gandalf61's user avatar
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2 votes
Accepted

Why does a ball bounce back even when it is released and not thrown?

When the ball reaches the ground with some momentum, it becomes compressed due to inertia (think of a spring for example). Its kinetic energy is then converted to potential energy (spring-like energy) ...
Jesse's user avatar
  • 61
2 votes

A person is pushed forward in a bus when brakes are out because of inertia or pseudoforce?

A pseudoforce alone can explain the motion of the man, but only from one very particular reference frame - the non-inertial, accelerating reference frame of the bus itself. The pseudoforce only exists ...
Nuclear Hoagie's user avatar
2 votes

What changes the velocity perpendicular to radius in an elliptical orbit?

Angular momentum is a conserved vector, by your calculation, it is composed of two potential variable: $\vec{L} = \vec{r} \times m\vec{v}_p$, $m$ is a constant. In an elliptical orbit, $\vec{r}$ is ...
Polaris5744's user avatar
2 votes

What changes the velocity perpendicular to radius in an elliptical orbit?

$v$, the velocity vector of the body, is not constant in magnitude because in a generic elliptic orbit it is not perpendicular to the radius. It is, however, in circular orbit which indeed has ...
ebenezer's user avatar
2 votes

What changes the velocity perpendicular to radius in an elliptical orbit?

So this question is about why $v_p$ changes when there is apparently no force in that direction. The answer is, this is polar coordinates being annoying and tricky. The answer from JiK gives a good ...
CR Drost's user avatar
  • 38k
1 vote

Why does a ball bounce back even when it is released and not thrown?

when we thrown a ball towards ground we apply an additional amount of force...When this ball reaches the ground,...the ground experts a similar amount of force on the ball. That's not quite right. ...
Solomon Slow's user avatar
  • 14.8k
1 vote
Accepted

How many $G$ of accelaration do we experience when we come to a flat surface from a slope?

The limiting case is when you have a sharp transition from a ramp to flat. Before you encounter the transition you feel the ground reaction $W \cos \theta$ which is slightly less than the weight $W$ ...
John Alexiou's user avatar
  • 38.7k
1 vote

What does the $F$ in Newton's second law equation mean?

The $F$ in Newton’s Second Law is always the force acting on the object undergoing acceleration. What you are describing in the latter half of the post sounds more like a collision to me. https://...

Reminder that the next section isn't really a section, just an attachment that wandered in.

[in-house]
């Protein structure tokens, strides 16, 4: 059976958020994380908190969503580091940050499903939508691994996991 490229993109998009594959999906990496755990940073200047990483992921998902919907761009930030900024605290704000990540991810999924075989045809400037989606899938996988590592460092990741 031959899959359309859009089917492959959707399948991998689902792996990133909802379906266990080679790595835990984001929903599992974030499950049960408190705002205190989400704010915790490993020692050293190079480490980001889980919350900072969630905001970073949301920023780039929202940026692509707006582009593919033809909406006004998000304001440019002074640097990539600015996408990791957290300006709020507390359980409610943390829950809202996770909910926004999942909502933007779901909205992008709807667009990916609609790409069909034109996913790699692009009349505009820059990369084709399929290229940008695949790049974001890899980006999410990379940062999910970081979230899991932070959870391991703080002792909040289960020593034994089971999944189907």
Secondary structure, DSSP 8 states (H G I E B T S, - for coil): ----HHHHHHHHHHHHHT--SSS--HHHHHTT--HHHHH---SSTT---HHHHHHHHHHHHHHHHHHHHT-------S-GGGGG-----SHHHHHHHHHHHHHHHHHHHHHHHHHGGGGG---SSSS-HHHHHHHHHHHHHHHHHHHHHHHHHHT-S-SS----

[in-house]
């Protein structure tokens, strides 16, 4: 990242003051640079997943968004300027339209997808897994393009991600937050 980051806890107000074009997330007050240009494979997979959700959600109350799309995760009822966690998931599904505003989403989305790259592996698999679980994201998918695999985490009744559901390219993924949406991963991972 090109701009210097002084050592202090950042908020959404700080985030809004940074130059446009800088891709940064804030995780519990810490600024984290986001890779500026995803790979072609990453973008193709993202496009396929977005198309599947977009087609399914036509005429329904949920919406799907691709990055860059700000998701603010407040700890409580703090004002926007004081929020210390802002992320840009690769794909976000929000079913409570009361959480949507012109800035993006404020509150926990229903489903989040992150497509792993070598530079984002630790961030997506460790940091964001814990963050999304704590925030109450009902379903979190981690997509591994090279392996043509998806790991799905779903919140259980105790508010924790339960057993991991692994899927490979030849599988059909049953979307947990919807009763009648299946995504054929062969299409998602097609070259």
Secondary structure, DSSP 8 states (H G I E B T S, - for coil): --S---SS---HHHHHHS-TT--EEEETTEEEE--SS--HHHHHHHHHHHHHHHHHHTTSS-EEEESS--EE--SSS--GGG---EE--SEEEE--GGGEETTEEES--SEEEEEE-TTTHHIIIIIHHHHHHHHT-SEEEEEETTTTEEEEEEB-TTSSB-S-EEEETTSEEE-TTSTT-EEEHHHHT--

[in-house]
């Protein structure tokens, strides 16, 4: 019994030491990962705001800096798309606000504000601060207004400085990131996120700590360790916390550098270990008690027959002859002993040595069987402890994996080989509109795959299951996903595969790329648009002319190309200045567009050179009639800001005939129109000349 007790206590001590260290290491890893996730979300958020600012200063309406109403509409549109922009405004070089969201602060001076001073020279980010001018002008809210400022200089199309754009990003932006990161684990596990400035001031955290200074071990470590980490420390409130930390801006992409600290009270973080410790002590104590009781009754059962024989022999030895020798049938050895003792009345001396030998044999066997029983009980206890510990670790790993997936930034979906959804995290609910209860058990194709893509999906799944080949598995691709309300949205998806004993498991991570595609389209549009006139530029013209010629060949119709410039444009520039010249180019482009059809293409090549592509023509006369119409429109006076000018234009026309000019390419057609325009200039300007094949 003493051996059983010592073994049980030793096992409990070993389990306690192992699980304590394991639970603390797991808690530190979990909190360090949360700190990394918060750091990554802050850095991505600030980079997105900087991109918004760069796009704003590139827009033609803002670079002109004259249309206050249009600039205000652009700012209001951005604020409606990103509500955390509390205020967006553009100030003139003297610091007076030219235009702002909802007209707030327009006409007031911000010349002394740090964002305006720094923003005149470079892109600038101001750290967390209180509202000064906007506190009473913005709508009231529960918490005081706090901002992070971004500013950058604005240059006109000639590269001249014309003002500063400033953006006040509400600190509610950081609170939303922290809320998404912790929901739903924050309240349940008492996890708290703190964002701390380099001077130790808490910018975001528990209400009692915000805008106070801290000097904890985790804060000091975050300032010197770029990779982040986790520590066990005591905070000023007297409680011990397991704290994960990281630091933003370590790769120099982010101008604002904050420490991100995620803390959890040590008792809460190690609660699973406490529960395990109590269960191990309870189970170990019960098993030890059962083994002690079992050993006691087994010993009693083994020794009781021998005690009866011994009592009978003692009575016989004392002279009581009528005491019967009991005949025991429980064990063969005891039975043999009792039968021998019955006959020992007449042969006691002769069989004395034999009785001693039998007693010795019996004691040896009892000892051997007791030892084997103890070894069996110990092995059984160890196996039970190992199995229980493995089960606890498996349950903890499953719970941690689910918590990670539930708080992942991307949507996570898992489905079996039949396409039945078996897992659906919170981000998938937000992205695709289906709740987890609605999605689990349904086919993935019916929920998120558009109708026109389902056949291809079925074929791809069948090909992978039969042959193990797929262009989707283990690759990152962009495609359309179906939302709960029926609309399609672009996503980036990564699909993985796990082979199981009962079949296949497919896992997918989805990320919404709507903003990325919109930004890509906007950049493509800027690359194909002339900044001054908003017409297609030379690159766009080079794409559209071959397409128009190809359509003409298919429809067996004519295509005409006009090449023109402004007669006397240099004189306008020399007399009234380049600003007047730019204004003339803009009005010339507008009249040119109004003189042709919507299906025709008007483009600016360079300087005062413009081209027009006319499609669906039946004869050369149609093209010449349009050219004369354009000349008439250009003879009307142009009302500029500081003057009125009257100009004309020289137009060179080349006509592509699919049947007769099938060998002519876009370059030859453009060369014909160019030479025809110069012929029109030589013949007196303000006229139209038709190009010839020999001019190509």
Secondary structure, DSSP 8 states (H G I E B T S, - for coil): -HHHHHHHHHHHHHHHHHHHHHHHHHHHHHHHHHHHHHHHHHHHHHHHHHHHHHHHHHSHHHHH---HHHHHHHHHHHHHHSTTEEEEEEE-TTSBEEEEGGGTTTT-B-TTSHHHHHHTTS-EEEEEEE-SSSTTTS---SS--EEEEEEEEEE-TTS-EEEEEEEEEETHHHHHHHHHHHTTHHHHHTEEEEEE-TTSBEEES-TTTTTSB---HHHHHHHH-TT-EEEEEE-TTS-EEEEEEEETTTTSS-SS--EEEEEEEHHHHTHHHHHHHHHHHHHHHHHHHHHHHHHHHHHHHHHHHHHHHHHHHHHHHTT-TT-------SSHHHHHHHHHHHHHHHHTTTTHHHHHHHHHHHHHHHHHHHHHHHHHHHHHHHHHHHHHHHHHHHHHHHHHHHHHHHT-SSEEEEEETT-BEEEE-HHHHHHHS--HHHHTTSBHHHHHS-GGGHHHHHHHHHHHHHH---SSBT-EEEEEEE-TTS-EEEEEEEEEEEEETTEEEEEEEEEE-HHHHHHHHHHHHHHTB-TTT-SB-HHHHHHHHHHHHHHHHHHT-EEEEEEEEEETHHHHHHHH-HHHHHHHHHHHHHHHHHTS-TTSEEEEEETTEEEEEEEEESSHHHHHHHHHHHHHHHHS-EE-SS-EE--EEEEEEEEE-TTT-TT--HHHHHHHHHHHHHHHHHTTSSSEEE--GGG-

Nf23kdr's user avatar
  • 61
1 vote

What does the $F$ in Newton's second law equation mean?

The force in the equation $\vec F = m \vec a$ is the force acting on the body of mass $m$ and whose acceleration is $\vec a$. It is important to avoid two possible sources of confusion. Even though ...
GiorgioP-DoomsdayClockIsAt-90's user avatar
1 vote

Why do period and damping ratio affect acceleration?

Am I misunderstanding the nature of the earthquake force? - Yes. The earthquake force is a force external to the structure and so does not change. You have forced oscillation which means that damping ...
Farcher's user avatar
  • 97.1k
1 vote
Accepted

Gravitational attraction between two bodies and gravitational accelaration

The force on the heavier object is larger but it also has more inertia (resistance to motion). The same quantity, m, is used for mass in calculating the force of gravity, F, and in determining the ...
Not_Einstein's user avatar
  • 2,801
1 vote

Does coordinate acceleration match proper acceleration when $v=0, s=0$?

Yes. We can think for example that Alice and Bob are both in a airplane. In the moment that Bob jumps, Alice has a coordinate acceleration $g$ upward for him. Bob has a coordinate acceleration $g$ ...
Claudio Saspinski's user avatar
1 vote

Is retardation reported with opposite sign as that of acceleration?

Noting that acceleration has a plus/minus sign only in straight-line motion, observe that for a particle with initial velocity $-20$m/s and constant acceleration $15$m/s², its speed at around the ...
ryang's user avatar
  • 804
1 vote
Accepted

Is retardation reported with opposite sign as that of acceleration?

This is a convention question in English and has very little to do with physics. If an object is moving faster and faster, i.e. magnitude of velocity (i.e. speed) is increasing, then under no ...
naturallyInconsistent's user avatar
1 vote

Is retardation reported with opposite sign as that of acceleration?

Acceleration is a vector, so it can be either positive or negative, depending on your coordinate system. If my car's speed is increasing by $1(m/s)$ every second and my positive $x$ axis is located, ...
Lagrangiano's user avatar
  • 1,541